Irish mahogany pierced ladderback chair, circa 1760. (James Fennell)
* A circa 1790 George III mahogany break-front bookcase. (Image to follow)
* A circa 1700 Queen Anne Virginia (black) walnut or fruitwood dining table. (Image to follow)
* A circa 1735 George II walnut fretted and cushion-moulded mirror of unusually small proportions. (Completed)
Unusually small George II walnut mirror, circa 1735.
* A circa 1740 George II Irish solid elm dressing table, with cabriole legs (from sketches I made of the original – purportedly from Powerscourt House, County Wicklow). (Completed)
* A pair of circa 1745 George II walnut girandoles with brass candle branches. (Completed)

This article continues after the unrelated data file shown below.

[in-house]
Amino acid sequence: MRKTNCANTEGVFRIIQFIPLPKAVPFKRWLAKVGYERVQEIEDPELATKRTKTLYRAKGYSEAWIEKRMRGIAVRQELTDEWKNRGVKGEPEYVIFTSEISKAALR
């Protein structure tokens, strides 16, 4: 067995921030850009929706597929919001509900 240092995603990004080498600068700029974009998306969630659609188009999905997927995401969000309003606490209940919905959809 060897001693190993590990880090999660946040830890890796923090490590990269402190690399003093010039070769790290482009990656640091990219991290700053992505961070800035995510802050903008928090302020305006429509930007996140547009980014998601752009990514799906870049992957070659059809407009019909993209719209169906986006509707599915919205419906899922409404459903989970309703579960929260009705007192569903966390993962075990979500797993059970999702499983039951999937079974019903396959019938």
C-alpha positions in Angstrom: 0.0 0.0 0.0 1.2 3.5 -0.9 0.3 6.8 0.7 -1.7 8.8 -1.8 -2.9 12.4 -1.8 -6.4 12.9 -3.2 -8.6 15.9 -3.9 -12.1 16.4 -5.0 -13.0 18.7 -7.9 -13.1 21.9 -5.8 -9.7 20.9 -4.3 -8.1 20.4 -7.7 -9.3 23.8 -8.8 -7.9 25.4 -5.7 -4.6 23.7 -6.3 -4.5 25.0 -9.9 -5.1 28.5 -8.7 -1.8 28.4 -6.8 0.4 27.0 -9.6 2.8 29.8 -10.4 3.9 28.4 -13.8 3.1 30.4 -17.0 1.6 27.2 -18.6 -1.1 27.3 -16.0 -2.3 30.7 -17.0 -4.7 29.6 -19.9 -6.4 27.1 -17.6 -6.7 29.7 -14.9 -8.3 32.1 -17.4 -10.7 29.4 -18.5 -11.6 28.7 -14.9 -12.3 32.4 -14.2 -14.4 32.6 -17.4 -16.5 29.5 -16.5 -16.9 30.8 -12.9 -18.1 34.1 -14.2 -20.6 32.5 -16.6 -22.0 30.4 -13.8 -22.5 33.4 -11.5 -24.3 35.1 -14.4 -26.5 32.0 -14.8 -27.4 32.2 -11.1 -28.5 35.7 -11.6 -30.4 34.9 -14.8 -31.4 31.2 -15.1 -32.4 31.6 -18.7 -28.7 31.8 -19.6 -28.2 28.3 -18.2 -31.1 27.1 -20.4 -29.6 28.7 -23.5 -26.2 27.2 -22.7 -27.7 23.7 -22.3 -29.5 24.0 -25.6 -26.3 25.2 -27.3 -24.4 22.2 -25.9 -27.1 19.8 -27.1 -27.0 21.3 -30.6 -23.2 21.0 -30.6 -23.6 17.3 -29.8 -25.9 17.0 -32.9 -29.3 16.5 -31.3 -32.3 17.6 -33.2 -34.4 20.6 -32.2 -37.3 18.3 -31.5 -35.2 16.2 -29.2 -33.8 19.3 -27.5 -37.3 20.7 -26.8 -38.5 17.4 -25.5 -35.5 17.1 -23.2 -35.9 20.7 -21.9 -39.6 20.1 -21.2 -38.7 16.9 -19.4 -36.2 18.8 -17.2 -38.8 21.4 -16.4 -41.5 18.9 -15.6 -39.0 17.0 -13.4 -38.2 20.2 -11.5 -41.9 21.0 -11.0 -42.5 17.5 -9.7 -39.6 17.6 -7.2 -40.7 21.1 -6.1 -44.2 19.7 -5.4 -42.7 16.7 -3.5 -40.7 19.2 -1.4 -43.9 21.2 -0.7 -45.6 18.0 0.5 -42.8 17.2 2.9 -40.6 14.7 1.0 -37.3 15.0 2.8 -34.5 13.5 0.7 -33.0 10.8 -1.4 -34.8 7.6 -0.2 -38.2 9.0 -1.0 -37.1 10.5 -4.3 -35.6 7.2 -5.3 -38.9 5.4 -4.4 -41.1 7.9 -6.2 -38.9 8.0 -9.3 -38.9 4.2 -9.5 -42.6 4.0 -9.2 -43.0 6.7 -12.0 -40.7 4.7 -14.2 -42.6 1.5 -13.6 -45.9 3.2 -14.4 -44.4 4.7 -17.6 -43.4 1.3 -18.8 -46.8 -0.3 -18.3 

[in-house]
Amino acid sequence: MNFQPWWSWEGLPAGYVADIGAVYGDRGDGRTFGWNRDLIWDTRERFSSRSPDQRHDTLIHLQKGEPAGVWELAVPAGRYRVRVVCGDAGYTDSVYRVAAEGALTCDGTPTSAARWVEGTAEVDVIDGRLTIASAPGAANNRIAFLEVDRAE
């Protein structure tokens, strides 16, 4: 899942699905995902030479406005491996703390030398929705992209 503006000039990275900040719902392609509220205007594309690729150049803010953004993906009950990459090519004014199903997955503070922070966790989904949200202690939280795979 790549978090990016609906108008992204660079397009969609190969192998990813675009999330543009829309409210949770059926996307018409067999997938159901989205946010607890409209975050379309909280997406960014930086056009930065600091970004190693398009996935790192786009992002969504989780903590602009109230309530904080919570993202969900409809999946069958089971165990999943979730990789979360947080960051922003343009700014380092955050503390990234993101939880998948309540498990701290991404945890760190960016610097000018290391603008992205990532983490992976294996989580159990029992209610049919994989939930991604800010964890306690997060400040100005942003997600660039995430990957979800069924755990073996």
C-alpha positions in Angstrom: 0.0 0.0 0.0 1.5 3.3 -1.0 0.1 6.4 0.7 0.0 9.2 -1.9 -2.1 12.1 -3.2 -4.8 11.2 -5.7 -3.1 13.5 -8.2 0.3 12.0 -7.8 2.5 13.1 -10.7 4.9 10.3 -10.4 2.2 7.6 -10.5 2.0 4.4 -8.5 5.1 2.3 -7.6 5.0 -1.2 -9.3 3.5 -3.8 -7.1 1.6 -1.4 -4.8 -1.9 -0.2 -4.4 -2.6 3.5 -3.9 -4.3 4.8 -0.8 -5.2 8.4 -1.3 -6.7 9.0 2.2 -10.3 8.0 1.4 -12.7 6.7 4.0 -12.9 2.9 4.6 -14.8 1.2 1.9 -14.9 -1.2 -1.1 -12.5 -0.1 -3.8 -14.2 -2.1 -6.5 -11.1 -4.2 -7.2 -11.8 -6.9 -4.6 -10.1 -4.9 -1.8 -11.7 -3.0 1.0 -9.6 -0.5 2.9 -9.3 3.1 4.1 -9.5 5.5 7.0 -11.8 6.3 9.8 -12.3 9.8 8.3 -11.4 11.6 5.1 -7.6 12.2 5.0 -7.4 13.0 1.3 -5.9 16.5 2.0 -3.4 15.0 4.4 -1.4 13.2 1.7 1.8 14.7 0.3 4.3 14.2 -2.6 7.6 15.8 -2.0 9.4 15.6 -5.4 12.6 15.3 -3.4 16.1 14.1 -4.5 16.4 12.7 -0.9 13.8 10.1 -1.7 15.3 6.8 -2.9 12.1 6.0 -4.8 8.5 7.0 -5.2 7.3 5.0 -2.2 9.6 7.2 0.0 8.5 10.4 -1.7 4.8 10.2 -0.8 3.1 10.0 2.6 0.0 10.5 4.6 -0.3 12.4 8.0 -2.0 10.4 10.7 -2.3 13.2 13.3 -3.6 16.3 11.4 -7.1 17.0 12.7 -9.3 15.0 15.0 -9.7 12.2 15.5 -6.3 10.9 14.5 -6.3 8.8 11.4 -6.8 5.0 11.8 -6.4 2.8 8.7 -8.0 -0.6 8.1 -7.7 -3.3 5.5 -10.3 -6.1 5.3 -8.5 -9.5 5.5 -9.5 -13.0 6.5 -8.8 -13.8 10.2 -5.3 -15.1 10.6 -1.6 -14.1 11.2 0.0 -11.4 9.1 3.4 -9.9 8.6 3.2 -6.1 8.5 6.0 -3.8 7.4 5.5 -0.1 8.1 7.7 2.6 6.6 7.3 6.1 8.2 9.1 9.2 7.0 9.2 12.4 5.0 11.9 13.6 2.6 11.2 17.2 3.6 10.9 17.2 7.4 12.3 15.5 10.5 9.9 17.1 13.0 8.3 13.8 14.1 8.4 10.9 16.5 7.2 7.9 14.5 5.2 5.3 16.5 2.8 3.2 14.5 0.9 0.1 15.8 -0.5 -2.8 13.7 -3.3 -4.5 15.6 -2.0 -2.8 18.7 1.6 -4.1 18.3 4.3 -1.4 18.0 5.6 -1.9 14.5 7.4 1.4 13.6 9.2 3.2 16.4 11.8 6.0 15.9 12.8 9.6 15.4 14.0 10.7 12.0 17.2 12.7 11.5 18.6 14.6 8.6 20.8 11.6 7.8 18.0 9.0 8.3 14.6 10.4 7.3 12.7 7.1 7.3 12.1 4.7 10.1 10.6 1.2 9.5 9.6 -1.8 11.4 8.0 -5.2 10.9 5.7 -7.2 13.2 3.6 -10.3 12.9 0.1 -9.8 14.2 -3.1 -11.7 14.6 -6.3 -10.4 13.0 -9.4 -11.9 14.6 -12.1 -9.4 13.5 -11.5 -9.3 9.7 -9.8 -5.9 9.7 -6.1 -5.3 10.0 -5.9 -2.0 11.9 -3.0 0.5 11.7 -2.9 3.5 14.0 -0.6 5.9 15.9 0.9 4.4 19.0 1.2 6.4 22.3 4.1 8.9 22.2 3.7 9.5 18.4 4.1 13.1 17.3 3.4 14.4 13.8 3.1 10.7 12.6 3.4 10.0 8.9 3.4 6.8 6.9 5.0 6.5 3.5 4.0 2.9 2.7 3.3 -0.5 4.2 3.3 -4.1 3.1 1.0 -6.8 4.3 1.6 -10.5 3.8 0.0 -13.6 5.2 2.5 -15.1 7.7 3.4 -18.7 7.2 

George II walnut girandole, circa 1745.
* A circa 1745 George II walnut ladderback chair with rush seat by celebrated early eighteenth-century cabinetmaker, Giles Grendy. (Completed)
George II walnut ladderback chair, circa 1745. (Geffrye Museum, London)
* A circa 1720 George I walnut side table, the top with re-entrant corners, over one long and two short drawers, standing on cabriole legs. (Completed)
George I walnut side table, circa 1720. (Christie’s)
* Circa 1765 Chinese Chippendale mahogany open fret hanging wall shelves with two drawers. (Completed)
Hanging wall shelves. (Chippendale’s Director, Plate CXII, circa 1754)
* A circa 1755 George II mahogany reader’s companion, having shaped sides and back supporting a single shelf, the sides with carrying hand holes and drawers over a plain convex apron and standing on four cabriole legs. (Completed)
George II mahogany readers companion, circa 1755.